Football Lingo

As a naturalized citizen who’s lived here for most of his life, Football used to be foreign to me. I grew up knowing soccer and baseball but for the first years Football was a mystery.

Now I have a pretty good grasp of football and enjoy watching games on TV. But then I come across something like this, and I am stumped and can’t decode it. If only there was a good football tutorial (don’t worry I already have “Football for Dummies”.)

This is from “Oh, did this unit of the Patriots struggle against the Jets”, in the Boston Globe.

“On the first 12 plays of the game, the Jets ran four plays each out of their base 3-4, their nickel package (four linemen, two linebackers), and their dime package (six defensive backs).” (from The Boston Globe

Now I have some questions. Nickel to me means five. So how does that turn into four linemen and two linebackers? And Dime to me means ten. How does that translate into six defensive backs?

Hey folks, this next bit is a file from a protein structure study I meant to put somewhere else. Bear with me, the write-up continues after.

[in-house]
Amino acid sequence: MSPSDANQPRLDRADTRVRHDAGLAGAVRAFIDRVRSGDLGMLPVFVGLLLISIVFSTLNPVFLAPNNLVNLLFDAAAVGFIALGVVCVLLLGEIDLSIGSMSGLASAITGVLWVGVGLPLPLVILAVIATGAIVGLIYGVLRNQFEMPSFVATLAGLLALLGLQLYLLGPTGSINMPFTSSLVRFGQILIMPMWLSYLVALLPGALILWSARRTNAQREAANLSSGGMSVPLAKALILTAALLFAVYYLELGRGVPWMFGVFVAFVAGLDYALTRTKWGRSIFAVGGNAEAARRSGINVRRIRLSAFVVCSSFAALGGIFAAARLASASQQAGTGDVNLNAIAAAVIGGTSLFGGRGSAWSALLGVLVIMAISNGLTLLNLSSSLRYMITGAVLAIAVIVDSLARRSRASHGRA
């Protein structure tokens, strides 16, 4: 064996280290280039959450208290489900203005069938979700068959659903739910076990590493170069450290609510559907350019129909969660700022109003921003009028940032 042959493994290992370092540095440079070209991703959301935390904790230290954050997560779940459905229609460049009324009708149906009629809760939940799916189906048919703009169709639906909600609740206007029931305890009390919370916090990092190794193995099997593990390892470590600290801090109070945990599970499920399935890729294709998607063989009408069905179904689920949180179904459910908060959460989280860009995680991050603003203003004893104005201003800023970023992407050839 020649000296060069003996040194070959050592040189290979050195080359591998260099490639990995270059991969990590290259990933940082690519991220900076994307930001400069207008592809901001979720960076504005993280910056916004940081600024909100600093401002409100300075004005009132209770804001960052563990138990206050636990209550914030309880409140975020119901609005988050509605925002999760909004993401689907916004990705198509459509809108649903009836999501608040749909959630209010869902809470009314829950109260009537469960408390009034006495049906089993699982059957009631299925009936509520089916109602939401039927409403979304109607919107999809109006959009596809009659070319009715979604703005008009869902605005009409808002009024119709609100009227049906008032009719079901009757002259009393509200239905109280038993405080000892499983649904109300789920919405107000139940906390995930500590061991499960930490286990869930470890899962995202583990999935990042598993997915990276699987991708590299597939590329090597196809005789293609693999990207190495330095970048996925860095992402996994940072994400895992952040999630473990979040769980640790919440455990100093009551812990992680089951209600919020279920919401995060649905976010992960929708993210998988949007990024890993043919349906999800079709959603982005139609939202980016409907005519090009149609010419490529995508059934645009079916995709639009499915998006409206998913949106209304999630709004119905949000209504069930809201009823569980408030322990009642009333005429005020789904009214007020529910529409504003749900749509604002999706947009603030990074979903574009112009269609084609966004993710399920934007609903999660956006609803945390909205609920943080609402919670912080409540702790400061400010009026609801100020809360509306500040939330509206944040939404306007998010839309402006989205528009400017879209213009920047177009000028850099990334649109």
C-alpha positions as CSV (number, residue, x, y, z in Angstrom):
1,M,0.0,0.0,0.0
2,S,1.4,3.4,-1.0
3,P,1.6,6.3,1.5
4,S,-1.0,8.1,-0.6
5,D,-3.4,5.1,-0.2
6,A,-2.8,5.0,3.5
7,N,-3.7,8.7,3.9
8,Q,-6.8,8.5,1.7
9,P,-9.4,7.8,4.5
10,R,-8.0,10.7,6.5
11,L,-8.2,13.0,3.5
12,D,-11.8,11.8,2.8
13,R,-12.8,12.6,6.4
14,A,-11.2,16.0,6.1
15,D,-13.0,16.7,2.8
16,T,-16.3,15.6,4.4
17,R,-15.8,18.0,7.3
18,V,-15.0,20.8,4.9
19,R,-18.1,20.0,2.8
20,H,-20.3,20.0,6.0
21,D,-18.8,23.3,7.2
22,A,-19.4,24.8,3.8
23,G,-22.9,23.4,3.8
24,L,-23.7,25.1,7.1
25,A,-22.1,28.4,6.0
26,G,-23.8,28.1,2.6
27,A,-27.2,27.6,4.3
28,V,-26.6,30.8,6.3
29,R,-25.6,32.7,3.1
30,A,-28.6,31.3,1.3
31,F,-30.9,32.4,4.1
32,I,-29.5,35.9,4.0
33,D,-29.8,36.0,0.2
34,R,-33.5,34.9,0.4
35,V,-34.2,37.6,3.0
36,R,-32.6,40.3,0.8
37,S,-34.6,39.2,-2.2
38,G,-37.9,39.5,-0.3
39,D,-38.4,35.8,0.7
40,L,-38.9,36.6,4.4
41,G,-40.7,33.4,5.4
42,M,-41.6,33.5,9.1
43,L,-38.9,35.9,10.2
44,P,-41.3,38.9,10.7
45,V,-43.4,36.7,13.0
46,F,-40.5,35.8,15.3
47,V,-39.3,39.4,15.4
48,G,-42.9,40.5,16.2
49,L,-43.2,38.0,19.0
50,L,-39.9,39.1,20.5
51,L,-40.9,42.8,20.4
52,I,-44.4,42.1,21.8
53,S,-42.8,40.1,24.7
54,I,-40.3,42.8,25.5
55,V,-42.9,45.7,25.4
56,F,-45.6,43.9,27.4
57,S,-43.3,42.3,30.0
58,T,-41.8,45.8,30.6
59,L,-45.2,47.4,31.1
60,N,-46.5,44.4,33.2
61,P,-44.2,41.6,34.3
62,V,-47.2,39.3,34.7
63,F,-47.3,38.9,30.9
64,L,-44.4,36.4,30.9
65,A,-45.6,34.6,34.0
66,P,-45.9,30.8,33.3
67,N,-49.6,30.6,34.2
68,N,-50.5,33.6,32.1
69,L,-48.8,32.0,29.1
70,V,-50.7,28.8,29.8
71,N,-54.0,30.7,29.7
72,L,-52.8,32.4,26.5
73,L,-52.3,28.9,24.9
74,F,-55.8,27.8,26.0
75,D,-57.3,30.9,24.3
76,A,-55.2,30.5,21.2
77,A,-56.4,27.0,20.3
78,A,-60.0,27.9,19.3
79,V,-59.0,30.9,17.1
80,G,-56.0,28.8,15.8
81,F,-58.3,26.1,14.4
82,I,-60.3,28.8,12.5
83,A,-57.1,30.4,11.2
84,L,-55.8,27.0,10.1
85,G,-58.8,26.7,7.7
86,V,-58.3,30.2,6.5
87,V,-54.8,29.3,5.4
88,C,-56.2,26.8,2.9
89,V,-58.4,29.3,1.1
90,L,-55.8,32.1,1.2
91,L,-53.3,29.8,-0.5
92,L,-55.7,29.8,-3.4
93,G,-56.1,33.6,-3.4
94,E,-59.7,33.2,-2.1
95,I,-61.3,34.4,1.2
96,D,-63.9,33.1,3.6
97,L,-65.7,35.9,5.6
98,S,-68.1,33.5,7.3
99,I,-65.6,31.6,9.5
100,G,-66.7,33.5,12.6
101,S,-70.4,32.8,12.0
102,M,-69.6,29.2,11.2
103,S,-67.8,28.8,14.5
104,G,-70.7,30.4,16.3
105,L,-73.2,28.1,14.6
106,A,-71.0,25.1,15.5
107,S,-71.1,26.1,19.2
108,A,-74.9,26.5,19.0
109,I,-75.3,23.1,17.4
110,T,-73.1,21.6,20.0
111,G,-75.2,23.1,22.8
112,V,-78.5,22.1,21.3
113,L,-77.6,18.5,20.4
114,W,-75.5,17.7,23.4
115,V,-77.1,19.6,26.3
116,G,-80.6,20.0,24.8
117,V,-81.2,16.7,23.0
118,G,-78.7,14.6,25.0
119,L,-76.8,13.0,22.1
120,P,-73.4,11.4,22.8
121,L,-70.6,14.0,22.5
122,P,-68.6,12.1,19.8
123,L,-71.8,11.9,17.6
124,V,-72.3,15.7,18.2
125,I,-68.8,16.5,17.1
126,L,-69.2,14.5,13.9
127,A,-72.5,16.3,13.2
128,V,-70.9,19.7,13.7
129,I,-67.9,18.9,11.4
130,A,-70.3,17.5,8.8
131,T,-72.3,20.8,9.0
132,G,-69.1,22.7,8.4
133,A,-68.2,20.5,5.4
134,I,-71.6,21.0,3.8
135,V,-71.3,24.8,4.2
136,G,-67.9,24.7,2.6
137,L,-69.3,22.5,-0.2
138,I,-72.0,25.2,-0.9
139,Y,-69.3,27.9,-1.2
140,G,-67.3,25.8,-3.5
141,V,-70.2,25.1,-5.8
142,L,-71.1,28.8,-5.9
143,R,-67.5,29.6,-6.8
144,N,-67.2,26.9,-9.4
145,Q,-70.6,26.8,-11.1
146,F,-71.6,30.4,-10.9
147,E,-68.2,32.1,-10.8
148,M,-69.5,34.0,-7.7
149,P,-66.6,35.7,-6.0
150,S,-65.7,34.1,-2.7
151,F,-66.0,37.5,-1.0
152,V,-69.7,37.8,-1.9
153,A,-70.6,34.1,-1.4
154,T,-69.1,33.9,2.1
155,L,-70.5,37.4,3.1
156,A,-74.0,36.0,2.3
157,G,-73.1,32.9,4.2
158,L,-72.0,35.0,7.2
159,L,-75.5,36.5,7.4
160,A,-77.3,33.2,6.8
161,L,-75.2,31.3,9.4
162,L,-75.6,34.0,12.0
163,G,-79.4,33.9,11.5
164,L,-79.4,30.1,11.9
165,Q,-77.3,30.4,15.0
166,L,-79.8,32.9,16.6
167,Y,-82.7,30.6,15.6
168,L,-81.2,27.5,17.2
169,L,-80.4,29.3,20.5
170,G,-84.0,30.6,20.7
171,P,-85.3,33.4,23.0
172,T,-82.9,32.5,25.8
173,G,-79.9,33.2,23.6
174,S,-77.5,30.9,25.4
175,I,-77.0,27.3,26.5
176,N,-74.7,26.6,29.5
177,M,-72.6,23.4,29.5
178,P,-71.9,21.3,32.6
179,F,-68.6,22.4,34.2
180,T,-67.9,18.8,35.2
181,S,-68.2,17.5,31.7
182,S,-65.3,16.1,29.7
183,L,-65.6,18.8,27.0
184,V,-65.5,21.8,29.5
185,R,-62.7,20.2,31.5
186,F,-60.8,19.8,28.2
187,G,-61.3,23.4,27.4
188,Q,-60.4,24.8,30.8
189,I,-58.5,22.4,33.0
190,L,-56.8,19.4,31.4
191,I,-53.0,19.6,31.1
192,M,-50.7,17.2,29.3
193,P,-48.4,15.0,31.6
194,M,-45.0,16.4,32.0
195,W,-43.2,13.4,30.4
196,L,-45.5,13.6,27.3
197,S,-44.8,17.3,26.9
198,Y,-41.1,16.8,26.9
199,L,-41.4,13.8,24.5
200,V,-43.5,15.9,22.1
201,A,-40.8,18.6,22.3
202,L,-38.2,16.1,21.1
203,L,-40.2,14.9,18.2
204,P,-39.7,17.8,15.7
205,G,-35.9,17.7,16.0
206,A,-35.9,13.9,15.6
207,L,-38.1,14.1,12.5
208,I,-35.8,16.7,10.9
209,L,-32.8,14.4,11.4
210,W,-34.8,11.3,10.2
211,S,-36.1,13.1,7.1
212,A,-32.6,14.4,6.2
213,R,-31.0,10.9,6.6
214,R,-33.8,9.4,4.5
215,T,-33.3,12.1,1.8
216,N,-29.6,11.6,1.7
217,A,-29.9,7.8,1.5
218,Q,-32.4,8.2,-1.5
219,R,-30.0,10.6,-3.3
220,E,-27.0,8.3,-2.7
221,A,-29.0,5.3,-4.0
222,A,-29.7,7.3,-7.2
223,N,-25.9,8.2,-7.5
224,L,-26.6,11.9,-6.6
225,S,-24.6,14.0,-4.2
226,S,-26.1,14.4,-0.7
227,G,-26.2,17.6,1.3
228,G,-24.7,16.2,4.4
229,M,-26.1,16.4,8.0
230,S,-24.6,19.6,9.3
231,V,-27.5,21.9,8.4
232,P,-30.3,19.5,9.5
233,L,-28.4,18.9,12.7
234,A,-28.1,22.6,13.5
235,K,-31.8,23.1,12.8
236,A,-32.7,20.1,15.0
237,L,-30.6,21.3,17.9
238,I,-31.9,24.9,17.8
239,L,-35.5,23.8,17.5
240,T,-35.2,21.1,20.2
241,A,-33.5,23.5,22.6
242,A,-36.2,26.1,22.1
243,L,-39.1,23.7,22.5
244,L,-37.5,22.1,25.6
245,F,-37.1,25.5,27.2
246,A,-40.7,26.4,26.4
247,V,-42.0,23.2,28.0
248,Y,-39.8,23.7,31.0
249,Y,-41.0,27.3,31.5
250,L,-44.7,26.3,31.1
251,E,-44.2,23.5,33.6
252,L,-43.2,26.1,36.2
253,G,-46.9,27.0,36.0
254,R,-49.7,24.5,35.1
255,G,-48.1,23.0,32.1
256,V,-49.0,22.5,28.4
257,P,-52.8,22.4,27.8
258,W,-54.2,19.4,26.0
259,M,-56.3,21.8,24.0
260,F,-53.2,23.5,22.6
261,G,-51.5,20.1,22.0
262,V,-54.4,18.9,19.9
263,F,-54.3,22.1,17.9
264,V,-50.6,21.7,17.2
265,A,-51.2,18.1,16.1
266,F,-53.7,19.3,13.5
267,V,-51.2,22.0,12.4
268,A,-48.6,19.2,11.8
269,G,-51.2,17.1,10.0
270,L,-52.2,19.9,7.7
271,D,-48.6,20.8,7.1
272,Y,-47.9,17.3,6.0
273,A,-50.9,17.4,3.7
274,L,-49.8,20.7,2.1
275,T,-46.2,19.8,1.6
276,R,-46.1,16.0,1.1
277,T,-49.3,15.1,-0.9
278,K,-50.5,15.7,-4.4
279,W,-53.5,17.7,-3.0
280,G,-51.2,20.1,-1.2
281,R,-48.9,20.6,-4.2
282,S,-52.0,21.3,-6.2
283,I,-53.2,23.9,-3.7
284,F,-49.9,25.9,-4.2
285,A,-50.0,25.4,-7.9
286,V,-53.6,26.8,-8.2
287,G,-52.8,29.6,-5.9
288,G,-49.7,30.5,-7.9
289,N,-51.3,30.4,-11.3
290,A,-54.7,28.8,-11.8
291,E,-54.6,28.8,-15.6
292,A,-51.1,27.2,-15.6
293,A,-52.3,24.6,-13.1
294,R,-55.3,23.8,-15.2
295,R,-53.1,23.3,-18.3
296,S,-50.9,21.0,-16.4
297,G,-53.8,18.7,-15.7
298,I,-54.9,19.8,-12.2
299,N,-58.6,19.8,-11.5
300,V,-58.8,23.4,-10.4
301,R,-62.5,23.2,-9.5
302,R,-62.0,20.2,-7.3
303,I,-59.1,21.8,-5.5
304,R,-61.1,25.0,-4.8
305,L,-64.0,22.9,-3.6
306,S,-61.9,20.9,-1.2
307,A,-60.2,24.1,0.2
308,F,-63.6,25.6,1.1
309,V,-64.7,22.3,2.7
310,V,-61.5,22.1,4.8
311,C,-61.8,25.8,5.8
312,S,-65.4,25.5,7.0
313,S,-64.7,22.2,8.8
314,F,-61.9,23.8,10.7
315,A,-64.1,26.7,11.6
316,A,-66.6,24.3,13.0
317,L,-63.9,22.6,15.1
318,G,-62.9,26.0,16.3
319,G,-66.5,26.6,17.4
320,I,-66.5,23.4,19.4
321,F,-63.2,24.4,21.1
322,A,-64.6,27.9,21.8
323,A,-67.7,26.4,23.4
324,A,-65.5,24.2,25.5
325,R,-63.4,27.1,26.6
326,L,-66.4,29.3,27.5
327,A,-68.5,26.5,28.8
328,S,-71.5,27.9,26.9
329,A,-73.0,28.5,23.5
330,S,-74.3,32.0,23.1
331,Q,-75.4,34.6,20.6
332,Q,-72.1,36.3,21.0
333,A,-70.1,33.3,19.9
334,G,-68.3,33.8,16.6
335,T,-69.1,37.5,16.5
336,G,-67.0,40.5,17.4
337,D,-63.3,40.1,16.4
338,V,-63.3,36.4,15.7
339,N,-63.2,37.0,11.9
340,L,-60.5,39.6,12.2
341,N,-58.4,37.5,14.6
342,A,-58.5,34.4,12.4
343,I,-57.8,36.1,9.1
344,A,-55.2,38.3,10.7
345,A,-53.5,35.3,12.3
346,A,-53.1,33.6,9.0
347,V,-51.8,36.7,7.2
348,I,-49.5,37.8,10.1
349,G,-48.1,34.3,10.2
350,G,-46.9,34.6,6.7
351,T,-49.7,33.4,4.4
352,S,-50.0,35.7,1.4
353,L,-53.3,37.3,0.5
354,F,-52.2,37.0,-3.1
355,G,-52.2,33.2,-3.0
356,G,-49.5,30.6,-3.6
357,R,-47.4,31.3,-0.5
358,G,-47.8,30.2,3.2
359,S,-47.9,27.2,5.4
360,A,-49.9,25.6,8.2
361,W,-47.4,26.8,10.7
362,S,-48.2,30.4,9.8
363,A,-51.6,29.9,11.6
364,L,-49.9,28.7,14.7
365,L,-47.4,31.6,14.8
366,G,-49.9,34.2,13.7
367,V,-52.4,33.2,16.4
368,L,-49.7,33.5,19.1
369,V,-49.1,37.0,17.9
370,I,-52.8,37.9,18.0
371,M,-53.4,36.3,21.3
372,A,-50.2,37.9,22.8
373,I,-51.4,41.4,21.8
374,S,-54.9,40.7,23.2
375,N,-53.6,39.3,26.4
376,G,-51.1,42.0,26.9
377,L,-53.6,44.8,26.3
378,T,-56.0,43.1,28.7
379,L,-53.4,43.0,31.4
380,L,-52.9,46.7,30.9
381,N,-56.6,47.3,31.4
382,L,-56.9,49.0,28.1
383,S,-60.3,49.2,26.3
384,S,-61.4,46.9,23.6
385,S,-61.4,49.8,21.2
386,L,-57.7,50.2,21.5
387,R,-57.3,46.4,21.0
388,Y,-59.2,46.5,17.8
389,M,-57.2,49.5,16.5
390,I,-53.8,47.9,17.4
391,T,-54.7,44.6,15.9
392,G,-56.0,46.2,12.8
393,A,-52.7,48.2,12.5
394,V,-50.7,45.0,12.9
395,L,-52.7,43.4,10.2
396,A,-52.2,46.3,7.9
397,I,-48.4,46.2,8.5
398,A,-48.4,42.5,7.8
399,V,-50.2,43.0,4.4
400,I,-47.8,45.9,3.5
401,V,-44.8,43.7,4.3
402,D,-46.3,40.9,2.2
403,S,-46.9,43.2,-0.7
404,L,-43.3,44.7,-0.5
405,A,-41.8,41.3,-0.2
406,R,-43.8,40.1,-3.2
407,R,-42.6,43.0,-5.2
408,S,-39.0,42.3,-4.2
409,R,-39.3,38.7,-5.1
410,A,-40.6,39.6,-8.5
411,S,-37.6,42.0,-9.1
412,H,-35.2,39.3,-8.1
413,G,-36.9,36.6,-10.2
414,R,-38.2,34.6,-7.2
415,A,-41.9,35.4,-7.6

0 thoughts on “Football Lingo

  1. Most defensive formations use 4 defensive backs. The two most common setups being 4-3-4 (four linemen, 3 linebackers, and four defensive backs) or 3-4-4 (three linemen, 4 linebackers, and still four defensive backs. Two of the defensive backs are called “corner backs” and the other two are called “safeties”. But if you go 4-2-5, that’s four linemen and two linebackers… and five defensive back. hence the “nickel”. The extra back is called the “nickel back”, and the personnel in this formation are referred to as the “nickel package”.So, what do you call it if you have a sixth defensive back, in for example a 3-2-6 formation? Two extra defensive backs is like having two nickel backs. Two nickels = one dime, hence the sixth defensive back is called the “dime back” and the personnel in the formation are referred to as the “dime package”.


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